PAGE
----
Ever since its popularity began to rise back in the early 1900s, the horror genre specifically has always been one of the most gender stereotyped categories of film. The bad “guy,” ironically, was far too often male, powerful, and merciless. The victim(s), unsurprisingly, were women who were portrayed as weak and scared, frequently going into dark basements to look for murderers or running through the woods in the middle of the night, attempting to escape the killer.
Such stereotypes are part of many all-time classics, from J. Dawley’s 1910 film “Frankenstein” to movies such as Sean Cunningham’s 1988 film “Friday the 13th” – which is on television every year on Friday the 13th without fail. Then, of course, there is Alfred Hitchcock’s controversial 1960 film “Psycho,” which is almost always mentioned whenever gender roles in films are the topic of discussion. In the movie, an unmarried woman by the name of Marion Crane steals $40,000 from her boss in order to run away with the man who she loves. After getting caught up in a rainstorm, she makes the decision to stop driving and spend the night at Bates Motel. All of this, of course, leads up to the infamous shower scene in which Norman Bates, the guy who works at the motel, kills Crane in her bathroom. We watch the murder happen through Bates’ eyes and, thus, he becomes the dominant force, controlling the entire scene as Crane falls to the bottom of the bathtub and dies without attempting to fight back. The woman becomes submissive to the man by being shown to the audience as vulnerable and defenseless to the attack.
Although, in contrast to Crane, female characters in other films may have had varying levels of success in the fight for their lives, more often than not they ultimately failed to fight off their male counterparts – who were also the only ones in these films with any sort of weapon for some reason – and they wind up dead.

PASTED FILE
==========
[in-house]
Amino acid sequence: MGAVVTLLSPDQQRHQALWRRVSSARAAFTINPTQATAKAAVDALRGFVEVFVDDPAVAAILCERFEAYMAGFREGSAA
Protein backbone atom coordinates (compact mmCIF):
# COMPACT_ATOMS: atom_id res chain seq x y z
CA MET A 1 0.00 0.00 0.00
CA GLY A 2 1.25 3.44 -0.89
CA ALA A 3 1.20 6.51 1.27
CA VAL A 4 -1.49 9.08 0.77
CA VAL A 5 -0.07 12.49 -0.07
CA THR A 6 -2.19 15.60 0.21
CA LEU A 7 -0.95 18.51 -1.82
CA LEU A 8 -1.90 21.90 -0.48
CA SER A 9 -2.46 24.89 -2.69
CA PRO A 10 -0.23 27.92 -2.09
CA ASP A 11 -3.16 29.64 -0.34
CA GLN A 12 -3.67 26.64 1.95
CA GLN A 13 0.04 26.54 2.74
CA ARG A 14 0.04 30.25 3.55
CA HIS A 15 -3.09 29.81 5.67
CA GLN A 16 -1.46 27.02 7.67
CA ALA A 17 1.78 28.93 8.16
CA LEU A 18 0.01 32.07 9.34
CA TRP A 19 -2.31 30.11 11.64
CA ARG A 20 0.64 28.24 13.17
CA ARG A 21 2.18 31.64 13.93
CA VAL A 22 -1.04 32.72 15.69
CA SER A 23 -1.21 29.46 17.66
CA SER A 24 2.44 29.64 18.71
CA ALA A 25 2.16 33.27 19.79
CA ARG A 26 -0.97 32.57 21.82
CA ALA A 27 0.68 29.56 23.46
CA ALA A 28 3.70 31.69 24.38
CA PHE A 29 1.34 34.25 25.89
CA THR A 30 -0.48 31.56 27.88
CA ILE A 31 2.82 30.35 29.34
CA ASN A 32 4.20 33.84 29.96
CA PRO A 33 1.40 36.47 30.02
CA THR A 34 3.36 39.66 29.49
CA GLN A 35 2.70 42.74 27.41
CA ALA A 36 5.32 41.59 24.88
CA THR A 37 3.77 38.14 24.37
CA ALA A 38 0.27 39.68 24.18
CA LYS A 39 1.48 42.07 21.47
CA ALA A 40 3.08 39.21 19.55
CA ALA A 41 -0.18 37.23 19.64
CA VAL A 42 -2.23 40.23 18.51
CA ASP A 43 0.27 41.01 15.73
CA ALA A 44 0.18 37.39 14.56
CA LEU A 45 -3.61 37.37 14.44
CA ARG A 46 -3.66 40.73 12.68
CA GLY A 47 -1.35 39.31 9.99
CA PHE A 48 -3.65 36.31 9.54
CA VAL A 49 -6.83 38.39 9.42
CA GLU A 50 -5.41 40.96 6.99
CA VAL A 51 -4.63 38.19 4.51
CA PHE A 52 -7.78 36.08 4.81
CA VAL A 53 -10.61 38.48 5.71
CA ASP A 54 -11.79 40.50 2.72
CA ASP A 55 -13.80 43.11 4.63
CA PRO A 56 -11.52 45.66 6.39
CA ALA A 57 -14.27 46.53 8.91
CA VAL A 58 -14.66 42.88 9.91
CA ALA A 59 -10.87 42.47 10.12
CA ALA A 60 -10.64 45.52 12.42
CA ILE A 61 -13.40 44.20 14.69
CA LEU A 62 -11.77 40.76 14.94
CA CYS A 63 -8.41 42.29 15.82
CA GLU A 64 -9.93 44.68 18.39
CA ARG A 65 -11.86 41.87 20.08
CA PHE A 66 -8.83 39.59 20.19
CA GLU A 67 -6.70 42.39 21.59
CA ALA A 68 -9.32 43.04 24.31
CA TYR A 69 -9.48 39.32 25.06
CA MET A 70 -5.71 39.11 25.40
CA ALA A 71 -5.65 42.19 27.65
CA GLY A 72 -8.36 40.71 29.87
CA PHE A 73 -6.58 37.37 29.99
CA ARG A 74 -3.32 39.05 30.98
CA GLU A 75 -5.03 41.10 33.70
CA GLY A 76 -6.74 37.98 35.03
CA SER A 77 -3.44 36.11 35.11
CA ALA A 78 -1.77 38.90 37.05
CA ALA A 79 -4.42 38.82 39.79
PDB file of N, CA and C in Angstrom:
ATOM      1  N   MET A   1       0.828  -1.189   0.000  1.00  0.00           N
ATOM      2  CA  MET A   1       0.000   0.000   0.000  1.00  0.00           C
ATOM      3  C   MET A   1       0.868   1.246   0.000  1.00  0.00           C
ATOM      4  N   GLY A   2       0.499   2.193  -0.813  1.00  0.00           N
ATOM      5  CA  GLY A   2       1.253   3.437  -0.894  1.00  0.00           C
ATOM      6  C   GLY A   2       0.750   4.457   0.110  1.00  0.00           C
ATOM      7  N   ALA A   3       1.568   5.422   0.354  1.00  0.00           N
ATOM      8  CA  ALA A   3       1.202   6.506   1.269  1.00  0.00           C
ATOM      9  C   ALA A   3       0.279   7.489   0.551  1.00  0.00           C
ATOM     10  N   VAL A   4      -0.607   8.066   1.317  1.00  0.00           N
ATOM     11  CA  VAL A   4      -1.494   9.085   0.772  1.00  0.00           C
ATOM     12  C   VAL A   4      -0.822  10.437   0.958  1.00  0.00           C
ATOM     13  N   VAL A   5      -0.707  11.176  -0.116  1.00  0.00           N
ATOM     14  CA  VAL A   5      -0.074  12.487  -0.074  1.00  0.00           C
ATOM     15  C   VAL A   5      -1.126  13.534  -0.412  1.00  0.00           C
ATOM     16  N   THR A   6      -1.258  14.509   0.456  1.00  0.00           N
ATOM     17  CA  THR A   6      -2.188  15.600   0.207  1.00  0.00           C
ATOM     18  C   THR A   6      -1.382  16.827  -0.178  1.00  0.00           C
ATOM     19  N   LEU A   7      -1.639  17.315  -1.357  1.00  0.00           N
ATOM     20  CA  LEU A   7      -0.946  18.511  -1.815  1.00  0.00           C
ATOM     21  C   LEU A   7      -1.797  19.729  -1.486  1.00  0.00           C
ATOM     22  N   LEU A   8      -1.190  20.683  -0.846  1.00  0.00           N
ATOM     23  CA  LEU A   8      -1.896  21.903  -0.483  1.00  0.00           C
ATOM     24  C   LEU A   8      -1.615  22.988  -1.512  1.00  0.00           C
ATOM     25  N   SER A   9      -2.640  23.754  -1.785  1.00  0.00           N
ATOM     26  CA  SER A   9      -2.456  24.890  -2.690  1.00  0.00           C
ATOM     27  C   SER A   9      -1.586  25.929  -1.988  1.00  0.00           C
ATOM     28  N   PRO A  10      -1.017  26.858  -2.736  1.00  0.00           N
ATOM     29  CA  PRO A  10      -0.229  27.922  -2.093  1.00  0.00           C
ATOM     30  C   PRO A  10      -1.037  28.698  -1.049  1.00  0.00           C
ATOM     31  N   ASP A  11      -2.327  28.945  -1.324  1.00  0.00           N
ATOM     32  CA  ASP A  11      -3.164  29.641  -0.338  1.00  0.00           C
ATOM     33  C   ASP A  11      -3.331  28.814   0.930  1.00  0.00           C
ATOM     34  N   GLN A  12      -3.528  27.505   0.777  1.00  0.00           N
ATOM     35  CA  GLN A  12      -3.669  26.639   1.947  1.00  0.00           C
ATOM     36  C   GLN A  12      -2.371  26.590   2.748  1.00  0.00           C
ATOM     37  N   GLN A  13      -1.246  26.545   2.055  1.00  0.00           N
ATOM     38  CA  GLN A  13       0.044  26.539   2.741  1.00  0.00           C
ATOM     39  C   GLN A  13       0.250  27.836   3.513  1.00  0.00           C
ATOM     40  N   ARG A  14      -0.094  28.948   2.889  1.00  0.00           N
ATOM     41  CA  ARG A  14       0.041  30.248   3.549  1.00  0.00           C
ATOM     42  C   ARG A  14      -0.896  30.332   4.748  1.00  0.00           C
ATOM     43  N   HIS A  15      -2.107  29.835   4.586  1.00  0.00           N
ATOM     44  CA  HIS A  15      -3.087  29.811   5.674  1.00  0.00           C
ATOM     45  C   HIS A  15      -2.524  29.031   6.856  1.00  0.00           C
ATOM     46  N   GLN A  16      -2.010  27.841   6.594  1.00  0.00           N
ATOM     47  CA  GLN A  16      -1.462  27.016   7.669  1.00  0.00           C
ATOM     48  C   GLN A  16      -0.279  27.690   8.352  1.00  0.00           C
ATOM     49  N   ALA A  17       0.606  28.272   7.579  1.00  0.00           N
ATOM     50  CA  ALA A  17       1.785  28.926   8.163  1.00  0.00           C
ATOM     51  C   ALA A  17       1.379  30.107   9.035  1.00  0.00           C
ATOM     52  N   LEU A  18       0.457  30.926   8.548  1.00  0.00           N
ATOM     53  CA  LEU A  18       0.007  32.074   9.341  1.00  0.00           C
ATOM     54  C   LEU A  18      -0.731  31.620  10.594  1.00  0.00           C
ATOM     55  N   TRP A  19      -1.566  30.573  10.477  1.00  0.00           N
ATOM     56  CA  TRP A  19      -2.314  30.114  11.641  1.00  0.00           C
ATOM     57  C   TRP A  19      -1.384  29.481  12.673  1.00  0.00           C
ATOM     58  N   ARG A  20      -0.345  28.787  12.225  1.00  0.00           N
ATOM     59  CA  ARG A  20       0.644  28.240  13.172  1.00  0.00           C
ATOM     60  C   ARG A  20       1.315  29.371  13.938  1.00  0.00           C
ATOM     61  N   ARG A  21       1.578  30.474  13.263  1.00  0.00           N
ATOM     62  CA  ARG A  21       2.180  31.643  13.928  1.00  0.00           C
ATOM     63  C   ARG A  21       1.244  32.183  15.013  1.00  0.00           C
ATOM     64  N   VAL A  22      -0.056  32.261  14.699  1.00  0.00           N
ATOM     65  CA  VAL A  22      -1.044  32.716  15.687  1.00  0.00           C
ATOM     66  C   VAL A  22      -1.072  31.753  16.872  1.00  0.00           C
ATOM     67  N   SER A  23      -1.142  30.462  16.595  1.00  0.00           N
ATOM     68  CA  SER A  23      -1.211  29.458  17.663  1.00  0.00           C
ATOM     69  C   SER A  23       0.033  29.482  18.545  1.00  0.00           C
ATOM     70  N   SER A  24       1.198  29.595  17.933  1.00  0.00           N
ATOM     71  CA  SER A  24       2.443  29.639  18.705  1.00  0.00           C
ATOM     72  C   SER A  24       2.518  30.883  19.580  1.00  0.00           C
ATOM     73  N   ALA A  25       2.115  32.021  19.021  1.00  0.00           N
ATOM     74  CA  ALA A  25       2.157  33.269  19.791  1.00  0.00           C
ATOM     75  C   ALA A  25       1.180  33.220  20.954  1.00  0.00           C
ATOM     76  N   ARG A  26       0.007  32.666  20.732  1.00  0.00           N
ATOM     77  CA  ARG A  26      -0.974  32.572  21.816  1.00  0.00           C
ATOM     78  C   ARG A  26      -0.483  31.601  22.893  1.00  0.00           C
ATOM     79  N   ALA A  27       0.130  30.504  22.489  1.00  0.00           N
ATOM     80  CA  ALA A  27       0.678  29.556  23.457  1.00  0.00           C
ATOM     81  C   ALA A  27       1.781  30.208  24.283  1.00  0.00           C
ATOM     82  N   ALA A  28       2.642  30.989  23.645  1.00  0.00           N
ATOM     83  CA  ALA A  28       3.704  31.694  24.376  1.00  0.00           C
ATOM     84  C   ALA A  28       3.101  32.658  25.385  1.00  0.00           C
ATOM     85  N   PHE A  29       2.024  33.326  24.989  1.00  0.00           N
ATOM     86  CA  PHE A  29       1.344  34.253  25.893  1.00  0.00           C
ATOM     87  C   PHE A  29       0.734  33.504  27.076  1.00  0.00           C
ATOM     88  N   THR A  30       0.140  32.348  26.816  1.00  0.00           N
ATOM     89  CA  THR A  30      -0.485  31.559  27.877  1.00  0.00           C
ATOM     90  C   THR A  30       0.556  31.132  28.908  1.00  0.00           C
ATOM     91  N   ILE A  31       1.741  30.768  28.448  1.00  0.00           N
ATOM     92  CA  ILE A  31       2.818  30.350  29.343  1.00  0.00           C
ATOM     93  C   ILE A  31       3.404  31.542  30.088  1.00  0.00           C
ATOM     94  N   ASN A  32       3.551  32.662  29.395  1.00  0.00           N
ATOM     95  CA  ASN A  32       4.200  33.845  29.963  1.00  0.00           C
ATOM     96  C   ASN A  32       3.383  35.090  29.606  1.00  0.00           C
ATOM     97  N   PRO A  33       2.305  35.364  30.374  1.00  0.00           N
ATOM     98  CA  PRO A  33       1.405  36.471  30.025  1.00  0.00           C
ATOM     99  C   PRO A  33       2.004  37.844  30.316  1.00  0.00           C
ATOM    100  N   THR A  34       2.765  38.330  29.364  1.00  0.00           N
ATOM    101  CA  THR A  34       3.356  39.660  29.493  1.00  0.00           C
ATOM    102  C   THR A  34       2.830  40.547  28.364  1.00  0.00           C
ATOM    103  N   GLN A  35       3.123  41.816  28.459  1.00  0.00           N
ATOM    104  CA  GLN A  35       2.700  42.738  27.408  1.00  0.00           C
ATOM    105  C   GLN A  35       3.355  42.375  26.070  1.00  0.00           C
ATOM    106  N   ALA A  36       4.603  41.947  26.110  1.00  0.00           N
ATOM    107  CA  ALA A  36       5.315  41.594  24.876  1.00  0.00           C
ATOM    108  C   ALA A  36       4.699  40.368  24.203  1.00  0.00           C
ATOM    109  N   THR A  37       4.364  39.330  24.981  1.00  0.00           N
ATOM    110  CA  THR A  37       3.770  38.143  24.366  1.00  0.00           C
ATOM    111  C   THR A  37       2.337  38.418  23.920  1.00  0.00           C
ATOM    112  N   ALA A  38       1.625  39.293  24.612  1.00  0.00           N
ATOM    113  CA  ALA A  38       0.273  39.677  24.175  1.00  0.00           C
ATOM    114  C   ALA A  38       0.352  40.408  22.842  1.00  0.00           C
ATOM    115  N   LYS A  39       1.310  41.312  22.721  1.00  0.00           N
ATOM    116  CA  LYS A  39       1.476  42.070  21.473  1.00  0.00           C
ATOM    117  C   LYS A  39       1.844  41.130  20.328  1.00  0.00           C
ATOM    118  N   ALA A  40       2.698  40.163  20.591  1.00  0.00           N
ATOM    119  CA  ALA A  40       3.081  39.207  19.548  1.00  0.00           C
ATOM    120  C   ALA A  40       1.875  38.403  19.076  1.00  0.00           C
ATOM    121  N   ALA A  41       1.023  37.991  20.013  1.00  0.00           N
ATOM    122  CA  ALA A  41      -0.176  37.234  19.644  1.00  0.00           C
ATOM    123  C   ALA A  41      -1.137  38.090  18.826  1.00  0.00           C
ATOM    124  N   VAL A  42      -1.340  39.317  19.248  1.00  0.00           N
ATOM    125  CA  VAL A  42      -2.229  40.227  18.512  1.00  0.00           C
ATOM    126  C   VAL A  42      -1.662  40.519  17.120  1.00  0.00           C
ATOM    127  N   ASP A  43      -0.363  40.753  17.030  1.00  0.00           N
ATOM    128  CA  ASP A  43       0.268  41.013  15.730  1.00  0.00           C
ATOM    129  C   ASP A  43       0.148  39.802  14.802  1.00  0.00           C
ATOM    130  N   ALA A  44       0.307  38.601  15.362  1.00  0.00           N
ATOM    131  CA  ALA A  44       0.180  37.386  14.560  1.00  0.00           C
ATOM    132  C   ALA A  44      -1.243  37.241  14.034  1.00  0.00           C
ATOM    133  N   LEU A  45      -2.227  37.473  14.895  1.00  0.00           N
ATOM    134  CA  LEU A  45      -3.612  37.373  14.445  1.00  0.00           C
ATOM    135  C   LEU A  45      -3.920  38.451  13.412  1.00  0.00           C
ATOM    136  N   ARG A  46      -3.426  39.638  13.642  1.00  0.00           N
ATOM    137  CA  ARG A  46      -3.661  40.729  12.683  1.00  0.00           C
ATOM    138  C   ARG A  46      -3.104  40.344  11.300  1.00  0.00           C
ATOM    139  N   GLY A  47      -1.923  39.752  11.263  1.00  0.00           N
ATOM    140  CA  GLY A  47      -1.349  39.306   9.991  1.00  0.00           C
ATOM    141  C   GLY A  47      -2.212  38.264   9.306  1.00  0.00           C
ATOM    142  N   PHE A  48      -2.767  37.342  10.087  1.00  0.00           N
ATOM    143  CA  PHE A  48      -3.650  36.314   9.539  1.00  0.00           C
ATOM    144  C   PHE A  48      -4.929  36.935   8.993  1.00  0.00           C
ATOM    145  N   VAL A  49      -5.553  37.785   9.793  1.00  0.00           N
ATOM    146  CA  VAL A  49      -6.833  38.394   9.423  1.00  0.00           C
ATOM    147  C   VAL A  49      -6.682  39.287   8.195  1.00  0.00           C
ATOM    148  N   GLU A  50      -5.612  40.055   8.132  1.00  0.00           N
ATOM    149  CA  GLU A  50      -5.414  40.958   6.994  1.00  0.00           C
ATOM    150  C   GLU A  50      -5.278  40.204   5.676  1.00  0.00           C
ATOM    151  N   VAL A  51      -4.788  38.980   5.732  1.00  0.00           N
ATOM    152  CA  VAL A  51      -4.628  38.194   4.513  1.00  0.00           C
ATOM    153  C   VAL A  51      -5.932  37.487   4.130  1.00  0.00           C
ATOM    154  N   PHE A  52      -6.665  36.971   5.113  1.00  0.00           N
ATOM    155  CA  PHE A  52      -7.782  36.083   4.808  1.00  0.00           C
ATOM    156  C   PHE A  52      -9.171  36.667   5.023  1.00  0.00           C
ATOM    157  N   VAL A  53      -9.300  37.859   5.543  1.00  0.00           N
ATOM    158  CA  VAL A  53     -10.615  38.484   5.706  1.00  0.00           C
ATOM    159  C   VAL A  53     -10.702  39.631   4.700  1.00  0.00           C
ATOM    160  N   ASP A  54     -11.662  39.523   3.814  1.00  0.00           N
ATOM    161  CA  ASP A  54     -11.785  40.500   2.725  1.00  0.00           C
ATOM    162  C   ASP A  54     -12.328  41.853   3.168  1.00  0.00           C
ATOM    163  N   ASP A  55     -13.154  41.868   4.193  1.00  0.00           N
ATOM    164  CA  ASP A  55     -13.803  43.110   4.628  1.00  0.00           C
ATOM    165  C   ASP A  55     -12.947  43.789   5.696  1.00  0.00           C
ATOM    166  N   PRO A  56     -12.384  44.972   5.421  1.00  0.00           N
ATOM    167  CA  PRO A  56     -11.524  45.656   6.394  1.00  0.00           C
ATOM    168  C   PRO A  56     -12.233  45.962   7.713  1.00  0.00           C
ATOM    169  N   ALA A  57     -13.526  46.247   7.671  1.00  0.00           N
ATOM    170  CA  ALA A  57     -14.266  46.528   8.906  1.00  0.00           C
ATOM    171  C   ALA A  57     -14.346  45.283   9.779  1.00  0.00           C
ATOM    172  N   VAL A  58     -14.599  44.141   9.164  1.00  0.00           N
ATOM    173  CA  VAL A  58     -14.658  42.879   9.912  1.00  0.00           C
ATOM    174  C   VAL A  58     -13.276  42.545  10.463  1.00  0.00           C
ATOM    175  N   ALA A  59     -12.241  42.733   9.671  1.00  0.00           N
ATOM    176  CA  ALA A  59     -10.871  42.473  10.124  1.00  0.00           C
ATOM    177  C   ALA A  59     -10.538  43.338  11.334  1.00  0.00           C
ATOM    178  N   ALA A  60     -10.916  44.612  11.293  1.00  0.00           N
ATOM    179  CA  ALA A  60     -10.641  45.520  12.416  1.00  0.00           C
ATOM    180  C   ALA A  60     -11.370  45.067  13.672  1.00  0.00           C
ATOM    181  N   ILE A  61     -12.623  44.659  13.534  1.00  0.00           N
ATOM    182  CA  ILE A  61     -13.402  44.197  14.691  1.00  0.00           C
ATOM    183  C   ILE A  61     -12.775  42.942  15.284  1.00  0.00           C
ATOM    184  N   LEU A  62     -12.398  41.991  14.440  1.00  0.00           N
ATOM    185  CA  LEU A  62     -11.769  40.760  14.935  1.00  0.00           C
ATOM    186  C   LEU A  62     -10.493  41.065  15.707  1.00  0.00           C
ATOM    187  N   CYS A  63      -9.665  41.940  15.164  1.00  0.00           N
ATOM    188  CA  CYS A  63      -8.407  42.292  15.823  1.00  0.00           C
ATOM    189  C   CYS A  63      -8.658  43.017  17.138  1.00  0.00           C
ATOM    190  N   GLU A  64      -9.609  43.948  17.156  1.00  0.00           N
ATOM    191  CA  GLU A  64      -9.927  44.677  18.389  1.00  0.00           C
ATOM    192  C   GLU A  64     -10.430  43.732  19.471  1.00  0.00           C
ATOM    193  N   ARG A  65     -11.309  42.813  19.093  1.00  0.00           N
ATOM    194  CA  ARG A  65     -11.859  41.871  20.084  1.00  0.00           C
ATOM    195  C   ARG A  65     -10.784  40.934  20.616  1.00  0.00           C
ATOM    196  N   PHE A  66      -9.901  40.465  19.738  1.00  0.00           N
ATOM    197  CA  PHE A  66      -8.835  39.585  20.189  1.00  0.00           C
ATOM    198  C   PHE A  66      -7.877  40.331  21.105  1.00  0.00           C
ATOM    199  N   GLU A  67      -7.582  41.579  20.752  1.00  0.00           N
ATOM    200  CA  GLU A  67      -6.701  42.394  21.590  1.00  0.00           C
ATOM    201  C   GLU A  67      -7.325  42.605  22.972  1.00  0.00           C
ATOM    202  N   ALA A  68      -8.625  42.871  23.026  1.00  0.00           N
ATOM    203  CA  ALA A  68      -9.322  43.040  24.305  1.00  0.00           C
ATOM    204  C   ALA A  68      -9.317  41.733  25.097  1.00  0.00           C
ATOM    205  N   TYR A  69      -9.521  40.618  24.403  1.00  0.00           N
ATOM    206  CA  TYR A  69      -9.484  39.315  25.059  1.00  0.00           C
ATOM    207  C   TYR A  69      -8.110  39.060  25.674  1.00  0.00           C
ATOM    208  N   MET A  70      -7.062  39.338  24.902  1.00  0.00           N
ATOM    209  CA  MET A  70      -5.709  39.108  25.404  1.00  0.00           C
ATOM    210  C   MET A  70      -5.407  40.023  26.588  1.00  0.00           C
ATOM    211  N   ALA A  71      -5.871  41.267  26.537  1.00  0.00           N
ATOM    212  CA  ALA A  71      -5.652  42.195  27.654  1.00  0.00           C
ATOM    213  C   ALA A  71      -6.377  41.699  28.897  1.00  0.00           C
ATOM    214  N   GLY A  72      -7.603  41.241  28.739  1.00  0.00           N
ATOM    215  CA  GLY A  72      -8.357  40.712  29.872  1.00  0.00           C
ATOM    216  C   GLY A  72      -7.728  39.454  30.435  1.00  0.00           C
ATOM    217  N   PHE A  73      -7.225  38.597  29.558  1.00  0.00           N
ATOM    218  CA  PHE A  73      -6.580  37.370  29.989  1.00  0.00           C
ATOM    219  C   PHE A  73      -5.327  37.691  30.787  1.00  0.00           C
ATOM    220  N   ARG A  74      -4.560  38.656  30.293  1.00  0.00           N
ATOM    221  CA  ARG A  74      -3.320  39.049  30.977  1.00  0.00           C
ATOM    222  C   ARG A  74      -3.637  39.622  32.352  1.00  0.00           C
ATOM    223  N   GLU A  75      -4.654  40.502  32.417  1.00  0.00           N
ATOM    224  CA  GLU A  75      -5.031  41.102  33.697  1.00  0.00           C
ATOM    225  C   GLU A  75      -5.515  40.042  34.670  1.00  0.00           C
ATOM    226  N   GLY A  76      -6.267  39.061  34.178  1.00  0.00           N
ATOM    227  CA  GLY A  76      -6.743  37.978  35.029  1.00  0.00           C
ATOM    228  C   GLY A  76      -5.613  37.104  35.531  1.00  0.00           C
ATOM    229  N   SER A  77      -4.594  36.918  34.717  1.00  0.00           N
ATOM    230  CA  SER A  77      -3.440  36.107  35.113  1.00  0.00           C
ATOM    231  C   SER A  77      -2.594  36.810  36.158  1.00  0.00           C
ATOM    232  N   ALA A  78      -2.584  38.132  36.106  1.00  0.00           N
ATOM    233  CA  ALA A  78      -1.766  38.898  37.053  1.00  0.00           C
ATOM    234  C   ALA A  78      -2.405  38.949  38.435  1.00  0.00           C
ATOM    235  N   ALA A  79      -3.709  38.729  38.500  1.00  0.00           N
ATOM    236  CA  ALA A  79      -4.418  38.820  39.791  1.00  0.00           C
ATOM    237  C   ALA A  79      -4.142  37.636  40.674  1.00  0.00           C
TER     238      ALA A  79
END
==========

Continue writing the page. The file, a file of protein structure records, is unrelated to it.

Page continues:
What must be noted is that the genre itself has grown to be a big part of our culture. In an article titled “Horror Cinema by the Numbers” by Marco Lanzagorta, he talks about the significant rise in horror films through the years, which are being spewed out as though someone’s life depends on it (which is probably true, come to think of it). The author includes a graph in which he displays the number of horror movies that have been produced in the motion picture industry since 1930:
“In this insightful diagram, the blue line shows the actual number of horror films produced worldwide, for each year from 1930 to 2006. While the red line shows the trend of this data. This graph makes evident my previous claim. That is, in the past few years we have witnessed what appears to be an exponential increase in the annual production of genre works. Indeed, while 229 horror movies were produced in 1990, and 358 in 2000, by 2006 we had no less than 874 fear flicks,” Lanzagorta explains.
Despite the fact that so many of them are being released, horror films are not doing so well these days. A 2015 study found that the horror genre is one of the worst in terms of income. The graph below shows that it only produced 8 billion, compared to comedy films which came in first in box office revenues at 39.35 billion dollars.
While there could be numerous reasons for the decrease in the popularity of these movies, what is not up for debate is that sales are down and it is worse than ever before.
So, the question that must then be asked is: "If revenue is going down and the industry in decline, why are so many horror movies still being produced?" After a lot of strenuous searching, no factual answers were anywhere to be found on the internet.
So, one can only assume that the small number of people who are willing to waste two or three hours of their lives in a movie theater and the mere 8 billion in revenue that those people bring in is enough for directors and producers to convince themselves that the next horror film that they’re going to create is worth investing in and that it is somehow going to be different from the same old stuff that they’ve been making again and again. “This time it’ll be a hit and critics will love it,” is what they must tell themselves right before they fall asleep at night.